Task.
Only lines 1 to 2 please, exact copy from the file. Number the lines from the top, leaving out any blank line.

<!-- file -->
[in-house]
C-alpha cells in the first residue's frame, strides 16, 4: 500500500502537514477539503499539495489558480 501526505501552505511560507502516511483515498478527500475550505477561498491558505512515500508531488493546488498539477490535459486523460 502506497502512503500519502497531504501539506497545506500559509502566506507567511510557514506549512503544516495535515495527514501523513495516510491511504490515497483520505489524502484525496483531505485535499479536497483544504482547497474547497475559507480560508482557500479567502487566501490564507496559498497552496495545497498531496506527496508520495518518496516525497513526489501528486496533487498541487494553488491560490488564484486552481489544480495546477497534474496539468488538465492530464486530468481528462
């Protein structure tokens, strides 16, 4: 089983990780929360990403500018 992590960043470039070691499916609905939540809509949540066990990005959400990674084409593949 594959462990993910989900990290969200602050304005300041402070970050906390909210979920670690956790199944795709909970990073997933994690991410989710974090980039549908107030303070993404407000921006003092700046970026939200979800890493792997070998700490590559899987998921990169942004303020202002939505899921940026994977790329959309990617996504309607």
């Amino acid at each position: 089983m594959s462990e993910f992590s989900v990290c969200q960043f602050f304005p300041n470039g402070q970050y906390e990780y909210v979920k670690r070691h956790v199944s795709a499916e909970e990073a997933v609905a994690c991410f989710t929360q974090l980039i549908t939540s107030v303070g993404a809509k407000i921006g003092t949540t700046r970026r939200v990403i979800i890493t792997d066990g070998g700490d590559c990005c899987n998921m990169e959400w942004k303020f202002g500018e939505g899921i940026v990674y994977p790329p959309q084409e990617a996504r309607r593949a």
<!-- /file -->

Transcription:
[in-house]
C-alpha cells in the first residue's frame, strides 16, 4: 500500500502537514477539503499539495489558480 501526505501552505511560507502516511483515498478527500475550505477561498491558505512515500508531488493546488498539477490535459486523460 502506497502512503500519502497531504501539506497545506500559509502566506507567511510557514506549512503544516495535515495527514501523513495516510491511504490515497483520505489524502484525496483531505485535499479536497483544504482547497474547497475559507480560508482557500479567502487566501490564507496559498497552496495545497498531496506527496508520495518518496516525497513526489501528486496533487498541487494553488491560490488564484486552481489544480495546477497534474496539468488538465492530464486530468481528462